A company hired a young man as a warehouse assistant to be in charge of the in-­ow and out-­ow of goods at its warehouse. After a certain period, a stock-taking exercise conducted revealed that goods worth millions of Ghana Cedis were missing from the warehouse. The young man was accused of stealing the goods after thorough investigation; therefore, management decided to fire him. The Managing Director, at a meeting between the HR Manager and the Warehouse Manager, demanded the arrest of the employee. Subsequently, HR was held responsible for hiring a thief while the Warehouse Manager who had direct oversight responsibility over the employee was left off the hook. The question is ‘why blame the HR Manager and not the Warehouse Manager?’ The simple answer; because ‘HR hired him.’

Clearly, the ultimate responsibility of every action undertaken by employees would always be laid at the doorstep of HR. I have cited this scenario to buttress the point that hiring employees is a big issue in most organizations today. Hiring wrong people into an organization is the major cause of low productivity levels, low profit levels, high operational cost, high staff turnover, de-motivated workforce, etc. Hiring of staff is part of the HR function, which involves bringing the best candidates into an organization to perform an assigned task geared towards the achievement of its goals and objectives. In the quest to hire the best and forget the rest, the following 7 Cs are worth considering:

  1. Competence:

Does the candidate possess the right competence required to perform the task? This is a question that needs to be considered before hiring the candidate. Every job requires some specific skills, experiences, knowledge, education, age-limit, etc., and this must not be compromised. A candidate who does not meet the minimum job requirement must not be hired.

  • Character:

Does the candidate have the right working attitude that is necessary to get the job done? Every organization has a set of values and norms which are expected to guide the behavior of its workers. Hiring a competent candidate with a bad work attitude may be dangerous to the organization.

  • Competitiveness:

How competitive is the potential candidate you have selected for the job, as compared to others in similar positions within or outside the organization? Being competitive means having something that puts you ahead of others. It may be an additional qualification or an experience or skill which the organization can be able to take advantage of. It is important to always consider candidates who have a competitive advantage over others for the job.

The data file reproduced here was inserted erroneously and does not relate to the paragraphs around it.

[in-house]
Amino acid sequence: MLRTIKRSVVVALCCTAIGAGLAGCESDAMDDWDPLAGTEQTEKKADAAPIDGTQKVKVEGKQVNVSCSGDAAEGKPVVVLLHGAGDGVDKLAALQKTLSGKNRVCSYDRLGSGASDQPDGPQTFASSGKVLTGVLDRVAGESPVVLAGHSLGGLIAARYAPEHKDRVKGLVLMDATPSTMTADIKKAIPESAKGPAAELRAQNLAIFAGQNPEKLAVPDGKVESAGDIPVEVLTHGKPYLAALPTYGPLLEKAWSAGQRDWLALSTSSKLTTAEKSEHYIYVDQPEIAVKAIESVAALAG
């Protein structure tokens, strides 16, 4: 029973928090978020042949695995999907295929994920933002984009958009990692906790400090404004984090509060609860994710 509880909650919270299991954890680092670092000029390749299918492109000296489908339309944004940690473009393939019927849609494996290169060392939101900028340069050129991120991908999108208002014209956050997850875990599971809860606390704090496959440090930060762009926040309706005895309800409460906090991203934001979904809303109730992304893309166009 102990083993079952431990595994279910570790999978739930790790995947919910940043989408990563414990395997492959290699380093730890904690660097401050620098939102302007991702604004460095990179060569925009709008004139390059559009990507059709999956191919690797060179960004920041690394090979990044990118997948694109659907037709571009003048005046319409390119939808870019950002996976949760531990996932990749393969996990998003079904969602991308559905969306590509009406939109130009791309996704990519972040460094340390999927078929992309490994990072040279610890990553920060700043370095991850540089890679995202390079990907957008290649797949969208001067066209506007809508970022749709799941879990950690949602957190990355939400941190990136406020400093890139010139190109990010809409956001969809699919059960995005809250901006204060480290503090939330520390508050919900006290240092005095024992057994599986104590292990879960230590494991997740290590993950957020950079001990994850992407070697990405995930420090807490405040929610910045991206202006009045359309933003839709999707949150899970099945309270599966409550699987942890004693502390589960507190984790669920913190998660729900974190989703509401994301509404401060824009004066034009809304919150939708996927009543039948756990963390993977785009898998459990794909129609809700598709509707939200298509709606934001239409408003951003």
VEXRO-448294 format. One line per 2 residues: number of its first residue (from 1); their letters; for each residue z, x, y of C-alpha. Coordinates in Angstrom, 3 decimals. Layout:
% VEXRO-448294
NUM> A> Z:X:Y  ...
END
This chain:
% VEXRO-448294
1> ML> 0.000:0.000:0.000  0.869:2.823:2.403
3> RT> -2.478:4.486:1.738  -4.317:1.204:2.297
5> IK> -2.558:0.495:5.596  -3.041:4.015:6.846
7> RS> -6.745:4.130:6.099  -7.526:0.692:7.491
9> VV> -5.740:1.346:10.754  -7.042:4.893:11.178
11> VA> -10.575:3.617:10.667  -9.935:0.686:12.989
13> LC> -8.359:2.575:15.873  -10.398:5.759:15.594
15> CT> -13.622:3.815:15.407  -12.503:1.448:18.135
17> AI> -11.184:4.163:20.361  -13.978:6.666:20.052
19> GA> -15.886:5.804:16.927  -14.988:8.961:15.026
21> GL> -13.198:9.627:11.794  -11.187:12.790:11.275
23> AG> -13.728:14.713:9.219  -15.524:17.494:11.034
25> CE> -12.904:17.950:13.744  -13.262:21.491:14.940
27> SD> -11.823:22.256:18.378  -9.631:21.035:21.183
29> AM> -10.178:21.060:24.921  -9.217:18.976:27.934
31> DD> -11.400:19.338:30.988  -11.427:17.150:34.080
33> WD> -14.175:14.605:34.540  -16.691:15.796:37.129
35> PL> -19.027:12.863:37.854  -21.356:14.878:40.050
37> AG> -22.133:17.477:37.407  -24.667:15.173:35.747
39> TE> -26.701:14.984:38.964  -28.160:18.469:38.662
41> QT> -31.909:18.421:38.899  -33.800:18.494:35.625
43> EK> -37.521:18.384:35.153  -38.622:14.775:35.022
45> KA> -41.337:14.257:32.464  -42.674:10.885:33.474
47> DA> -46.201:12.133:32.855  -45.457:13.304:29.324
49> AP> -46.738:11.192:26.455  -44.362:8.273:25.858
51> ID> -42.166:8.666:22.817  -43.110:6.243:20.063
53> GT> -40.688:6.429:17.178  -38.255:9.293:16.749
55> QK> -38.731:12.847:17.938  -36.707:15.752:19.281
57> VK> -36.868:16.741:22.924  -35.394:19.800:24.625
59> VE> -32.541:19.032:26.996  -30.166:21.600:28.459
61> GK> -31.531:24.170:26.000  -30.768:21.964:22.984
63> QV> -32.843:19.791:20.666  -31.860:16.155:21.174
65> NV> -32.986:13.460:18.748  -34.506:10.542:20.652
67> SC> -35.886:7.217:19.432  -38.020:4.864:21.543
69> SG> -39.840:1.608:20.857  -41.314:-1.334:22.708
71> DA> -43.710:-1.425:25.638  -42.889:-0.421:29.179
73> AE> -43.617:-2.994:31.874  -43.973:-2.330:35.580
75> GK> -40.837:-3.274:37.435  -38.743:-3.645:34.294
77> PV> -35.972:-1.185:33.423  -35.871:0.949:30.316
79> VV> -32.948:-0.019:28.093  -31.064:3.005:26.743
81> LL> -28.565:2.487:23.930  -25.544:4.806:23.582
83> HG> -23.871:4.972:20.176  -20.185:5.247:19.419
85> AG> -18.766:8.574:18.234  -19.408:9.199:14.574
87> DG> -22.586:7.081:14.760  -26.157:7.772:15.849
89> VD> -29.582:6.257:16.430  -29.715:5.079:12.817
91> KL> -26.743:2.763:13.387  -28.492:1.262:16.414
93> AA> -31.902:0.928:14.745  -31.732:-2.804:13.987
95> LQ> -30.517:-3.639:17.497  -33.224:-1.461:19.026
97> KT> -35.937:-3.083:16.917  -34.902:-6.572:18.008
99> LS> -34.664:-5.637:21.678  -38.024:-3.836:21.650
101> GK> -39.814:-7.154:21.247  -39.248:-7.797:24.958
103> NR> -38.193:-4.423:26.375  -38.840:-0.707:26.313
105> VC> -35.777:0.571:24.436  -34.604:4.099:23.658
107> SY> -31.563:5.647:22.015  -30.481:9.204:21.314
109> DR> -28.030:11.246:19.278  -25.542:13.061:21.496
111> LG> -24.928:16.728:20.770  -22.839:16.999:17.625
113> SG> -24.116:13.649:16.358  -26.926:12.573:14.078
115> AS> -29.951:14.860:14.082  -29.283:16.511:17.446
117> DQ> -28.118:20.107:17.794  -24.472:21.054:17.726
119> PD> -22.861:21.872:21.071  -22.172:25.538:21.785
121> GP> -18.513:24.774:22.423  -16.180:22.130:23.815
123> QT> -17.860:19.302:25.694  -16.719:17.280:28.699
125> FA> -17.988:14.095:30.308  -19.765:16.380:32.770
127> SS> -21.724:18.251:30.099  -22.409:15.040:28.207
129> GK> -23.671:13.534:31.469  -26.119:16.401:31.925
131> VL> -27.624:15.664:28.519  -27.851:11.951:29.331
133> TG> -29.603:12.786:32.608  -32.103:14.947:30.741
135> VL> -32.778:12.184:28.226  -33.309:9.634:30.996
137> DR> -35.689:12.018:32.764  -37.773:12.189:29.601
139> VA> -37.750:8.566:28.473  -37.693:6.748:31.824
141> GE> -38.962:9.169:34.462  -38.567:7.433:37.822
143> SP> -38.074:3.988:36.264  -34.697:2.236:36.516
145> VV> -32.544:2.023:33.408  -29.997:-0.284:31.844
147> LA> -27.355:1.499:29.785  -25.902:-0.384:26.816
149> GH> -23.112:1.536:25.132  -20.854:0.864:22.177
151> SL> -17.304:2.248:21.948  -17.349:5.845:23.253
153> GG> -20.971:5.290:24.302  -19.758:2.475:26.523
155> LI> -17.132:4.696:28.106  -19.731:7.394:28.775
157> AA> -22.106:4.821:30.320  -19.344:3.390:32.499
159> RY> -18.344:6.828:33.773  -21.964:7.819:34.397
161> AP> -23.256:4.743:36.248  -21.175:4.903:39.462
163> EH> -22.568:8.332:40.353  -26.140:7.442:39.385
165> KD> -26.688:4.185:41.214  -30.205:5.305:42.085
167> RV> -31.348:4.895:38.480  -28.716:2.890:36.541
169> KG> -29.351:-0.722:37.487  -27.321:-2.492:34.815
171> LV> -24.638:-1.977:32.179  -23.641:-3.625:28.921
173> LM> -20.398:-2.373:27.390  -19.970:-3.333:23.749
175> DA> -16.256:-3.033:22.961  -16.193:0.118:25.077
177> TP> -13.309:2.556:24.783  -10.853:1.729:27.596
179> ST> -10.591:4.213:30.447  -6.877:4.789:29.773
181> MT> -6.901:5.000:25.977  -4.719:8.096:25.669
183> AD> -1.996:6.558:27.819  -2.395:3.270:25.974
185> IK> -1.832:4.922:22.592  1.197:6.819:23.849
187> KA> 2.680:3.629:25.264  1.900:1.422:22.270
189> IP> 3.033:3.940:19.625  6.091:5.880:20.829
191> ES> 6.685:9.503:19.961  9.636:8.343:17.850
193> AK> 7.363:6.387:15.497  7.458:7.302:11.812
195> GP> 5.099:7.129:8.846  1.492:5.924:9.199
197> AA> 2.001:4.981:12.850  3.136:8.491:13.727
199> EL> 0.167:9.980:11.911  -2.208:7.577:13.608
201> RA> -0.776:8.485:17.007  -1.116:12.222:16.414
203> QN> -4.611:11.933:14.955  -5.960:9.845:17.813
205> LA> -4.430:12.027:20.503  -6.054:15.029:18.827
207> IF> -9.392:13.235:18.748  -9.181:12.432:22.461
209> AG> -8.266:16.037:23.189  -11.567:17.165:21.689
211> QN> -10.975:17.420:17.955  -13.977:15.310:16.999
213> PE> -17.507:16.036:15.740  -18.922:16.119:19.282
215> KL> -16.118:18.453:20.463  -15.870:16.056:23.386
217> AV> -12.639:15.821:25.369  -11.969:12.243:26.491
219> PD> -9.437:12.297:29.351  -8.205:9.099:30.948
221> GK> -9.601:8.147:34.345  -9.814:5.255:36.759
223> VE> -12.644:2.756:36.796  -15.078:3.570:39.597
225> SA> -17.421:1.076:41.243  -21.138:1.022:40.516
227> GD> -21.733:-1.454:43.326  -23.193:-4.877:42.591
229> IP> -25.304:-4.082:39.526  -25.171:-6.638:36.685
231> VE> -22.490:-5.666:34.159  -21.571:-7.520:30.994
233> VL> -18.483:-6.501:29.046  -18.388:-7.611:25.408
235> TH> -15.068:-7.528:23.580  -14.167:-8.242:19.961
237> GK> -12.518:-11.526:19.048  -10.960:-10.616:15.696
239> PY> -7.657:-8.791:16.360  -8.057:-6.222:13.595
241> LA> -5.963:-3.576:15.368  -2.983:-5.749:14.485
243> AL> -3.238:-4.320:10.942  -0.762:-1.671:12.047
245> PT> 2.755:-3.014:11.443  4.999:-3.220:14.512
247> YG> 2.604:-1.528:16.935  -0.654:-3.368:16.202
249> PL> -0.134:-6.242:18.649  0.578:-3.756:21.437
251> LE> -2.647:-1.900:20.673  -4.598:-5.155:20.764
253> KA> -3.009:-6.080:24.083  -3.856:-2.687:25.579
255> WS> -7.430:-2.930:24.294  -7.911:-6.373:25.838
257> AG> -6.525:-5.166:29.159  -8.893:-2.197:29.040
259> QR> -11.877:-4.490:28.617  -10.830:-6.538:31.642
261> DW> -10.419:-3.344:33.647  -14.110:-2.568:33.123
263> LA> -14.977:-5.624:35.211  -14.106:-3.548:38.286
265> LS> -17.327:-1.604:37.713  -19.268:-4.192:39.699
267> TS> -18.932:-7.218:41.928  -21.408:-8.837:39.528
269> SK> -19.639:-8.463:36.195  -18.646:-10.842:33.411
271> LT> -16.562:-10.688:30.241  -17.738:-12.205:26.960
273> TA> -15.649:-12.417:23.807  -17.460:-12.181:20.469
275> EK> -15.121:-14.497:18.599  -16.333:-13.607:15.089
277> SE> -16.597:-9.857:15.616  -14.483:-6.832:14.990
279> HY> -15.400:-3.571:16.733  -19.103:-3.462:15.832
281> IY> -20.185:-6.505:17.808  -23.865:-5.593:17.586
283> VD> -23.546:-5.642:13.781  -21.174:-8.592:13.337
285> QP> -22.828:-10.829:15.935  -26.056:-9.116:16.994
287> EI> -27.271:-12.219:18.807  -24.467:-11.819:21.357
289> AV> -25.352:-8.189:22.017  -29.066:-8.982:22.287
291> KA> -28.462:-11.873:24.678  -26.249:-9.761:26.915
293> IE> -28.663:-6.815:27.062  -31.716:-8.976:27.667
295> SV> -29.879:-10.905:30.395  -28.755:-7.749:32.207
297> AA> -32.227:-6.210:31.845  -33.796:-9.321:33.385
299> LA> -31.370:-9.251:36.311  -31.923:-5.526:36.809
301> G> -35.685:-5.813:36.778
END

• Commitment:

How committed would the candidate be towards the organizational or departmental goal? Some candidates may just not commit themselves for the long-term and it is not worth hiring them. You can always do a background check from their previous employment to ascertain how long they worked and why they left to determine their level of commitment.

  • Compensation:

Is the salary expectation of the candidate far above your budget? Some candidates make unreasonable demands and may not be open for any negotiations. Such people are not worth considering for hiring because they will create problems when they come on board. In deciding what is fair compensation, you need to be guided by what others in similar positions are taking, what the candidate is currently earning and what he is bringing into the organization.

  • Compatibility:

How compatible would the candidate be amidst the organization’s culture and working environment? Would such a person be able to establish a good relationship with other staff, managers and more importantly customers of the organization? It is not advisable to hire a person who has no sense of belonging and feels isolated from others within the organization.

  • Career interest:

Where does the candidate want to be in the future? It’s better to hire a candidate whose career interest falls in line with the job than one whose ambitions may be in a different field. Never hire a candidate who may want to use your organization as a springboard to achieve his career interest which may have nothing to do with the job. For example: A person might apply for a job as an accountant because he has some qualification in accounting but his ambition is to become a lawyer in the future. Such a person is not likely to stay in the organization if the organization cannot meet his career interest.

by Andrews Ahele Ahene


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